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Another interstellar object has been spotted visiting the solar system

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An amateur astronomer seems to have spotted the second interstellar object to have been caught traveling through our solar system, according to early reports. 

Meet C/2019: Gennady Borisov in Crimea first saw the object on August 30 through his own telescope. It was almost immediately obvious the object came from interstellar space, since its peculiar orbit meant it was not gravitationally bound to the sun. 

It was originally called gb00234, but the Minor Planet Center at the Harvard & Smithsonian Center for Astrophysics gave it a new name, C/2019 Q4 (Borisov), that more properly honors its discoverer. Follow-up observations confirmed it was on a “hyperbolic trajectory” that should have it zoom in and out of the solar system, with no return. C/2019 seems to have a visible tail and stretches out to about 6.2 miles (10 kilometers) long, so it’s most likely a comet.

A second interstellar passer-by: The first interstellar visitor on record is ‘Oumuamua, first spotted in late 2017. That cigar-shaped rock became a viral sensation after a couple of scientists began to openly speculate on whether it might actually be an extraterrestrial spacecraft of intelligent origin, because of its hot-dog structure and its acceleration while exiting from the inner solar system. (It’s not.)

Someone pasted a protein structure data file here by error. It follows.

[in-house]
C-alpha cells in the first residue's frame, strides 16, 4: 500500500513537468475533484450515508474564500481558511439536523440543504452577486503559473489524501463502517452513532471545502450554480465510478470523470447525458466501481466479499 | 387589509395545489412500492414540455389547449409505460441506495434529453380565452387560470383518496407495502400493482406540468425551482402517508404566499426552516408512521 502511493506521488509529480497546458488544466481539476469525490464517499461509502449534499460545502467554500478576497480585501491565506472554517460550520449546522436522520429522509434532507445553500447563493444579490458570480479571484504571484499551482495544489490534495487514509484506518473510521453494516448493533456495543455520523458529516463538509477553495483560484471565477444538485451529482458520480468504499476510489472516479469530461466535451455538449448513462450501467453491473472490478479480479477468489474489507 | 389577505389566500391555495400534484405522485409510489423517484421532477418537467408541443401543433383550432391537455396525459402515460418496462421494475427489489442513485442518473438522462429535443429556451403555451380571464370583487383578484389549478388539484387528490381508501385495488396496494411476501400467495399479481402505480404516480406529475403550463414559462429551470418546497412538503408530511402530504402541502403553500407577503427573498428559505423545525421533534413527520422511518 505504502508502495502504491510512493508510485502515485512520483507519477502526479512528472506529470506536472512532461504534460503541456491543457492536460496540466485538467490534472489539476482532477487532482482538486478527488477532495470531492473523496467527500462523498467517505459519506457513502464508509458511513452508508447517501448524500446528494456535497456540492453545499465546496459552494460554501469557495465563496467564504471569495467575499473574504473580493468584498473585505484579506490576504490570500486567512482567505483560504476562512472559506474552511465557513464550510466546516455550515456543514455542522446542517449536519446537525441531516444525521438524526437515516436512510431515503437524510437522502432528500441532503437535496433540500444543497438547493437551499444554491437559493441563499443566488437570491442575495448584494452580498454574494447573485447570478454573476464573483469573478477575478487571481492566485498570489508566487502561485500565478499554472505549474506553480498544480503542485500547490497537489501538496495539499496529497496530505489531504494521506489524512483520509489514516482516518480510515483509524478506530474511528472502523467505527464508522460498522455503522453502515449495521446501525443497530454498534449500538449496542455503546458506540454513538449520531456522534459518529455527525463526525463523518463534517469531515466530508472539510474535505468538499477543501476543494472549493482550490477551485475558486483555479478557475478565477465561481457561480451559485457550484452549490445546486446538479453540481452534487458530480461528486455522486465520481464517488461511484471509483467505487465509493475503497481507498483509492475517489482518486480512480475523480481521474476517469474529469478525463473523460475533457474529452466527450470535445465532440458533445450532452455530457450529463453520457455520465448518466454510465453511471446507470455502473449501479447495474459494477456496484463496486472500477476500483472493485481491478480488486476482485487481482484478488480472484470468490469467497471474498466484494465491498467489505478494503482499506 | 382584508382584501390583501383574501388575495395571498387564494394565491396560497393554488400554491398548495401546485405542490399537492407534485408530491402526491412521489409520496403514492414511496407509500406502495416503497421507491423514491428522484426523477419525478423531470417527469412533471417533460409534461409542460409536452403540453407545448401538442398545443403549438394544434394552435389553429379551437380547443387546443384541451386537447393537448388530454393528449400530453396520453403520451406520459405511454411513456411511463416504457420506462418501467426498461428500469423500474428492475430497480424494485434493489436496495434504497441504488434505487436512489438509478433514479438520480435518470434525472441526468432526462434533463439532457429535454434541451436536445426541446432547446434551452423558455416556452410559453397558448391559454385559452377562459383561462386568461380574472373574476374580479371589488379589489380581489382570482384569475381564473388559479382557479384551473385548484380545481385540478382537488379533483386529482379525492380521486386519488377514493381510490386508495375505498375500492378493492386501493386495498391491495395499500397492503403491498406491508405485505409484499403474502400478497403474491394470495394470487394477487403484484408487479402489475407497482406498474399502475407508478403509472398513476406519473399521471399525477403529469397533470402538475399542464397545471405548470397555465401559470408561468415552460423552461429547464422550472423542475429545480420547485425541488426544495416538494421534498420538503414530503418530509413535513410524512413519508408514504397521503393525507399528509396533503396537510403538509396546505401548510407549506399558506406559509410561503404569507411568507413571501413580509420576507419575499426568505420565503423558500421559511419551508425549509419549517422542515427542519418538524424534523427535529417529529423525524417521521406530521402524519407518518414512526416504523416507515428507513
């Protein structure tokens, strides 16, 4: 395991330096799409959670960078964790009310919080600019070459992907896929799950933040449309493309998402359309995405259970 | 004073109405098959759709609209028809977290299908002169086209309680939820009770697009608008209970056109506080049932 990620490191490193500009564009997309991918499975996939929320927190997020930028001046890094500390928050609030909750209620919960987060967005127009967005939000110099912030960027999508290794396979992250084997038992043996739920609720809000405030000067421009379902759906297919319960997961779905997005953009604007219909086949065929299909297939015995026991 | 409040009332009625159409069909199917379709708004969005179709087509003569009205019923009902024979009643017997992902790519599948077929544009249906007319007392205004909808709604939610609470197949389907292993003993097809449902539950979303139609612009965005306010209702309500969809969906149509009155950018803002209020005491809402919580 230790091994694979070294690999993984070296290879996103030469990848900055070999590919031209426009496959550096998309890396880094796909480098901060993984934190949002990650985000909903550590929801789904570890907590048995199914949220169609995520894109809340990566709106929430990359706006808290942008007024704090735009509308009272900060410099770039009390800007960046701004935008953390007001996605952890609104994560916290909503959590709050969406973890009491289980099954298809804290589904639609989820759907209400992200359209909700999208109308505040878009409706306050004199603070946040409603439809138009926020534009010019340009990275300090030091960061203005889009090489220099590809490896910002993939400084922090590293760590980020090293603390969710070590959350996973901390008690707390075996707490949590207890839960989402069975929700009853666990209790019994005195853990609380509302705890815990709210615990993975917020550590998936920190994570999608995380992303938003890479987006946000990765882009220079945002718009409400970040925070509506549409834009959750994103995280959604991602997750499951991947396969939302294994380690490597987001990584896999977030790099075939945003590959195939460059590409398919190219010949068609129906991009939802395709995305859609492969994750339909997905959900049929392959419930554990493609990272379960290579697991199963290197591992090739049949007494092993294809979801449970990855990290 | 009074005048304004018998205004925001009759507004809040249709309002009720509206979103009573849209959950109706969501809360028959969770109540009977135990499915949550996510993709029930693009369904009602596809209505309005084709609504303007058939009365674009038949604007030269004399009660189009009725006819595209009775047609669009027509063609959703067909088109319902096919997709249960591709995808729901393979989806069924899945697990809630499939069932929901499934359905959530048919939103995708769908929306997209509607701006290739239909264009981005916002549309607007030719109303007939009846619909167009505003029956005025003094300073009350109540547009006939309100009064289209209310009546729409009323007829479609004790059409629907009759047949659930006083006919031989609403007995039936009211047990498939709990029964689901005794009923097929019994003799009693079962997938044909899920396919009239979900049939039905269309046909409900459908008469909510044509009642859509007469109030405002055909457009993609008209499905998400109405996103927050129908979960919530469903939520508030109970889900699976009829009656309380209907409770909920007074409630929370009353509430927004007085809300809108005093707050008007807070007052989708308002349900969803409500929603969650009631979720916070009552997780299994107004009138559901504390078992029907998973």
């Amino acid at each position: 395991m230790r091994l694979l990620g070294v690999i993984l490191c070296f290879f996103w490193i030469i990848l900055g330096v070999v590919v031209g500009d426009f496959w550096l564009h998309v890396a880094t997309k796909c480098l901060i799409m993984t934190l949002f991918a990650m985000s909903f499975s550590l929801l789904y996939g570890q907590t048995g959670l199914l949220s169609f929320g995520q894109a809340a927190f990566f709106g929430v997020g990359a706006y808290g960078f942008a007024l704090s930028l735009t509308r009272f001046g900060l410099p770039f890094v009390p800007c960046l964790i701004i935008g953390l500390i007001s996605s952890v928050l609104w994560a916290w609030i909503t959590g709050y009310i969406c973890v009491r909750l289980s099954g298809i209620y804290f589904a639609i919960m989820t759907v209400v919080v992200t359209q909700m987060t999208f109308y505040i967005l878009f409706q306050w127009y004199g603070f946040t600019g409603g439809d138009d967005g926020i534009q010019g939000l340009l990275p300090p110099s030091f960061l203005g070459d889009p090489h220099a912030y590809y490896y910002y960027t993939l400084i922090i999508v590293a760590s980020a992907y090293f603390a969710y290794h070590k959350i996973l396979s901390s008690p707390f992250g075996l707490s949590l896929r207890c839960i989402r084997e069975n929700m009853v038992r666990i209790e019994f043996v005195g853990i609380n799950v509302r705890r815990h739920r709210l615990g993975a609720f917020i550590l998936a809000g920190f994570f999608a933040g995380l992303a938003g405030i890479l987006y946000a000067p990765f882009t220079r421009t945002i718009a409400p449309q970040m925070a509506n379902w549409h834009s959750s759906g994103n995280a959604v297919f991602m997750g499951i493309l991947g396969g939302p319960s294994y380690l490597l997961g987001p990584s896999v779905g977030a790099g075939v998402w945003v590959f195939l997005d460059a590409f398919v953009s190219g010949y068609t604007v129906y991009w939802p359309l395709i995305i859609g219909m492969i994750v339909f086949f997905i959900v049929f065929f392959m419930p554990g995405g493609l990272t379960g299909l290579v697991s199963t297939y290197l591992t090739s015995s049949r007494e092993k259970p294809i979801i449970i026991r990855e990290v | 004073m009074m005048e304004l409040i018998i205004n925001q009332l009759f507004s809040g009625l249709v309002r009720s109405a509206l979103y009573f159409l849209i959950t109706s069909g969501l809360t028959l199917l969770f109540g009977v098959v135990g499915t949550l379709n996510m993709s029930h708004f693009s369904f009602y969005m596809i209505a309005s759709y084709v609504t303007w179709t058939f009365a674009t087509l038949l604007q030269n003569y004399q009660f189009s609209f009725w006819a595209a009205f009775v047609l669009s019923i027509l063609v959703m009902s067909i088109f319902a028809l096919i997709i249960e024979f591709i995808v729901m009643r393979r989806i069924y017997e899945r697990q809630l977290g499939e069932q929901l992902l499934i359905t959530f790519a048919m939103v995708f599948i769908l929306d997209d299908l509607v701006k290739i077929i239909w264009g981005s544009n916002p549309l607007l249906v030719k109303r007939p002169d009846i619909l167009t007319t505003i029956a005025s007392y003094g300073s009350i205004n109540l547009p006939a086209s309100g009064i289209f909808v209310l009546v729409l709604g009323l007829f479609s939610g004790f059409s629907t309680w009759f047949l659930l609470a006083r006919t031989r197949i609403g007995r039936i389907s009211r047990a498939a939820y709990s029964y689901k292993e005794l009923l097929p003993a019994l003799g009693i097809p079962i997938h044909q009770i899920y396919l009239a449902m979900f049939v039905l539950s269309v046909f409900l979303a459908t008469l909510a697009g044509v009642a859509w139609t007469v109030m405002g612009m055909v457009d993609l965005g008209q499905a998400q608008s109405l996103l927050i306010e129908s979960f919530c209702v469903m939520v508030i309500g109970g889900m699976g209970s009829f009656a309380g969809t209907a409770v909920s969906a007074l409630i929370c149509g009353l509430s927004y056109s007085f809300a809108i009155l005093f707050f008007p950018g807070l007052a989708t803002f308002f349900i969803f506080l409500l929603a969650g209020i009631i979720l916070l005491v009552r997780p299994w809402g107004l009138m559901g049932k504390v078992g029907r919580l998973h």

C/2019 is staying for a while: Astronomers stumbled upon ‘Oumuamua around the time it was already departing the solar system, so we could only study it for a few weeks. But C/2019 is still making its way into the solar system and should stick around for at least six months. It’s about six times brighter than ‘Oumuamua, which could well help extend that observation period (although that brightness is an unpredictable factor in comets). 

Distances in the solar system can be measured in astronomical units (AU), roughly the distance between the Earth and the sun. At the time of discovery, C/2019 was about 3 AU away from Earth. Its closest approach will be about 1.8 AU away, on December 10. Most of the world’s major telescopes and observatories, like NASA’s Hubble Space Telescope, are expected to devote quite a bit of time to studying it.